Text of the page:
Because Max Brooks writes World War Z: An Oral History of the Zombie War in anecdotal form (which means as a collection of stories), it is difficult to say that one person is the protagonist. Brooks seems to be the central figure—the cohesion—in the story: the person that holds the "report" together: he is the one constant. He might be considered the protagonist because he is continually present in the novel except for the definition below.
Dr. L. Kip Wheeler defines a protagonist as:
the main character in a work, on whom the author focuses most of the narrative attention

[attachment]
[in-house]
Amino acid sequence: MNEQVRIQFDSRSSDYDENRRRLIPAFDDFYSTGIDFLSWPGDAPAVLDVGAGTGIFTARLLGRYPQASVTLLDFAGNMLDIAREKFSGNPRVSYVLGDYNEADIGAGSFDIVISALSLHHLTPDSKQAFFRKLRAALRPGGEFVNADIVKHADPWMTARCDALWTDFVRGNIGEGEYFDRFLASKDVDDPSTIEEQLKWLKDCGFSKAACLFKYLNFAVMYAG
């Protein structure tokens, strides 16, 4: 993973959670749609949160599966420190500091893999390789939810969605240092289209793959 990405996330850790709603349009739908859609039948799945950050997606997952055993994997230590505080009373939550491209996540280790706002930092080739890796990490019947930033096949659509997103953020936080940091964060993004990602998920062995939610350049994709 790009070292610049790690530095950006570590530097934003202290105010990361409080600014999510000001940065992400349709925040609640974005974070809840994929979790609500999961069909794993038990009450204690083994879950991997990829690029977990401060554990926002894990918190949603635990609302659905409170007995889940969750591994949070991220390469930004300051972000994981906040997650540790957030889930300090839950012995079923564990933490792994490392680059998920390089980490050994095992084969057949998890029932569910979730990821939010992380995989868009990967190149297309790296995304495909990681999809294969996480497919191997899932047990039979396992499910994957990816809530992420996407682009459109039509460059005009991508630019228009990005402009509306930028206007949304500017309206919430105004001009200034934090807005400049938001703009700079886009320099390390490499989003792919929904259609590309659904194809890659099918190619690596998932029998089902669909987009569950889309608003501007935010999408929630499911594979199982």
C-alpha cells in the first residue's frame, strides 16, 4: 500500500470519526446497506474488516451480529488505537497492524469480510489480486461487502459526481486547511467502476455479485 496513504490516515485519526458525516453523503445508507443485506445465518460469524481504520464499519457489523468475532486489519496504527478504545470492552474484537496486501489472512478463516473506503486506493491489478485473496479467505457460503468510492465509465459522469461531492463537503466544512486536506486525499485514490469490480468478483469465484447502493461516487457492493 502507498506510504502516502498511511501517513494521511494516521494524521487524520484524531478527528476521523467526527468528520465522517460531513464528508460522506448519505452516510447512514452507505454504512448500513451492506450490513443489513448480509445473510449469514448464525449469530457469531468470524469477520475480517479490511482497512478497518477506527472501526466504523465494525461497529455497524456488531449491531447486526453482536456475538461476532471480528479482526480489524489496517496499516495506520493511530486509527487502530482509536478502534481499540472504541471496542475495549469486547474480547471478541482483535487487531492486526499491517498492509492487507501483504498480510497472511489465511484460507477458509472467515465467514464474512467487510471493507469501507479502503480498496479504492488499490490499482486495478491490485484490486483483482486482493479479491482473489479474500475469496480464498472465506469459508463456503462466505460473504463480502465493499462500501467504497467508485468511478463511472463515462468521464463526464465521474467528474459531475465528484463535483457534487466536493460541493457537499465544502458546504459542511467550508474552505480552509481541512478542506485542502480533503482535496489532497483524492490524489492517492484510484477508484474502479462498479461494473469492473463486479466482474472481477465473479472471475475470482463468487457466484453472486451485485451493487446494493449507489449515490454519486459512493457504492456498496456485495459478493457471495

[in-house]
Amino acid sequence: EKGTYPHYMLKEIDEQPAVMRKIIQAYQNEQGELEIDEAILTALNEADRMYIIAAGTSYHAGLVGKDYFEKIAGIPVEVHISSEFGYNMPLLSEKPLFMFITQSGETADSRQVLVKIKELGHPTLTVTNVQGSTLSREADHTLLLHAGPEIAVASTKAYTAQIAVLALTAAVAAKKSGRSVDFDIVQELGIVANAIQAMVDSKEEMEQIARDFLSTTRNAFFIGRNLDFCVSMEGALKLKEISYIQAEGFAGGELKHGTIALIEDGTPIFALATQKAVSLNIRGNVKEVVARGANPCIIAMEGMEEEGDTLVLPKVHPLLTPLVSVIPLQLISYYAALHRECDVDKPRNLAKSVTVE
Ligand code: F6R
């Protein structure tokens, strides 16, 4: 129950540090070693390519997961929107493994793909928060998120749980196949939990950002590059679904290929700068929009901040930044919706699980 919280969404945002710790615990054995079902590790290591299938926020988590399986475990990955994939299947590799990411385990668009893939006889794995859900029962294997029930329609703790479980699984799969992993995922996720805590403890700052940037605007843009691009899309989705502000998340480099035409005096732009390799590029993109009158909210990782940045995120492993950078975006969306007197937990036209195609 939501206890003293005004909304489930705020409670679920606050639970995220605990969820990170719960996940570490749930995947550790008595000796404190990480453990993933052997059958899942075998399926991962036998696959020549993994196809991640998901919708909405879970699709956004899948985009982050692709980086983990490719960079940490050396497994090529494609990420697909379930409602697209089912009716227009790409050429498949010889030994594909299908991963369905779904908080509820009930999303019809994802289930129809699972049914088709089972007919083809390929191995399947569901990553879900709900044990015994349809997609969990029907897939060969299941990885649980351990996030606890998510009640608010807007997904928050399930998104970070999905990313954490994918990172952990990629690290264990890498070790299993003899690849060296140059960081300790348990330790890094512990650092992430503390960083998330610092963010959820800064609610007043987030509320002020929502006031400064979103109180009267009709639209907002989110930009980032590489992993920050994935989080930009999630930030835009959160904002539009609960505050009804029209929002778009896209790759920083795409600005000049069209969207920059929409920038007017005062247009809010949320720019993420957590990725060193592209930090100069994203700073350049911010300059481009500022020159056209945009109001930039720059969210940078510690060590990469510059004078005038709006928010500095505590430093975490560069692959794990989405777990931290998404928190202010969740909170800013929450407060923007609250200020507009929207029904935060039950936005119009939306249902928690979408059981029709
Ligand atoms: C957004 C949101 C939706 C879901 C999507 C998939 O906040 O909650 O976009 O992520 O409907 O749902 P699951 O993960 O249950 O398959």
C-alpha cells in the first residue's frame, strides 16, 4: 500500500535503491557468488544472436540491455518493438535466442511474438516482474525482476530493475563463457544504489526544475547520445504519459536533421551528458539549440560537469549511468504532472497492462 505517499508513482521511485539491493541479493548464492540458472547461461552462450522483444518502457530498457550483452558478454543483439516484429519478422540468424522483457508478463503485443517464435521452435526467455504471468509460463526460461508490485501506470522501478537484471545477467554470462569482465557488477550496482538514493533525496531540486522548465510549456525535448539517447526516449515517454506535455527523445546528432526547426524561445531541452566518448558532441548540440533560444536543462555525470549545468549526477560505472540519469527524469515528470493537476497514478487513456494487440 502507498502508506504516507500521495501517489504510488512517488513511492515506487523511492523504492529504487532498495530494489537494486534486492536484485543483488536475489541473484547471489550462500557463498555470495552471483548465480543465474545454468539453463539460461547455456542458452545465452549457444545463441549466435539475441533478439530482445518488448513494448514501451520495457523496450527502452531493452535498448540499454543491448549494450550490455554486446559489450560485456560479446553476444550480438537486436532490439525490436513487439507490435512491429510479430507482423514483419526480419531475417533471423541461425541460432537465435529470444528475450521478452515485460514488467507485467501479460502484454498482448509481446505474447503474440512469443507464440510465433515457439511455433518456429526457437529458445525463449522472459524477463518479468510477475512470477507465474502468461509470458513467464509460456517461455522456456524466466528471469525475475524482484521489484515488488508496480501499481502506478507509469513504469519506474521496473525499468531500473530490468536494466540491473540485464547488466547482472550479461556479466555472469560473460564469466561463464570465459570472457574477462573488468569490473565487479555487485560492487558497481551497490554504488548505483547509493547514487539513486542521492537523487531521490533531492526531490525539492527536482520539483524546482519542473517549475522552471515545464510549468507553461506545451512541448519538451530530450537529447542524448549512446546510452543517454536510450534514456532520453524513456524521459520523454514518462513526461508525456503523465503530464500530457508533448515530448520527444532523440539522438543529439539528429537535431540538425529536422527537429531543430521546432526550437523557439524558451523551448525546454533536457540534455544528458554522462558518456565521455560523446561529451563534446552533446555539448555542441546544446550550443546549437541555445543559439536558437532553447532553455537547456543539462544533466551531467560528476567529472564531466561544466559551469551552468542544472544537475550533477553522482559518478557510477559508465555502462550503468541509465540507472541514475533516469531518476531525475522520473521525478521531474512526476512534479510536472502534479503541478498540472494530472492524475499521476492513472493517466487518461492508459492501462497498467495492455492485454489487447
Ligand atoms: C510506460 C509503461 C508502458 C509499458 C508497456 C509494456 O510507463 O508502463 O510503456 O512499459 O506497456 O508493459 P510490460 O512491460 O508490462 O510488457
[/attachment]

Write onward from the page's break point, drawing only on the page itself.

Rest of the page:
Brooks' accounts are based on interviews that he has conducted that describe the spread of the zombie infestation throughout the world. I do not believe that the "narrative attention" focuses on Brooks as much as on those telling their stories in the interviews. In this case, each story, or section, has a different protagonist.
Much like Chaucer in The Canterbury Tales, while he includes himself as a member of the pilgrimage described in the Prologue, Chaucer provides the structural framework (through the use of the pilgrimage) to bring a wide and diverse group of people together. In this way, Brooks uses the structure of the interviews to collect a wide variety of stories about World War Z. In my opinion, Brooks is not the protagonist, but each interview or story has its own.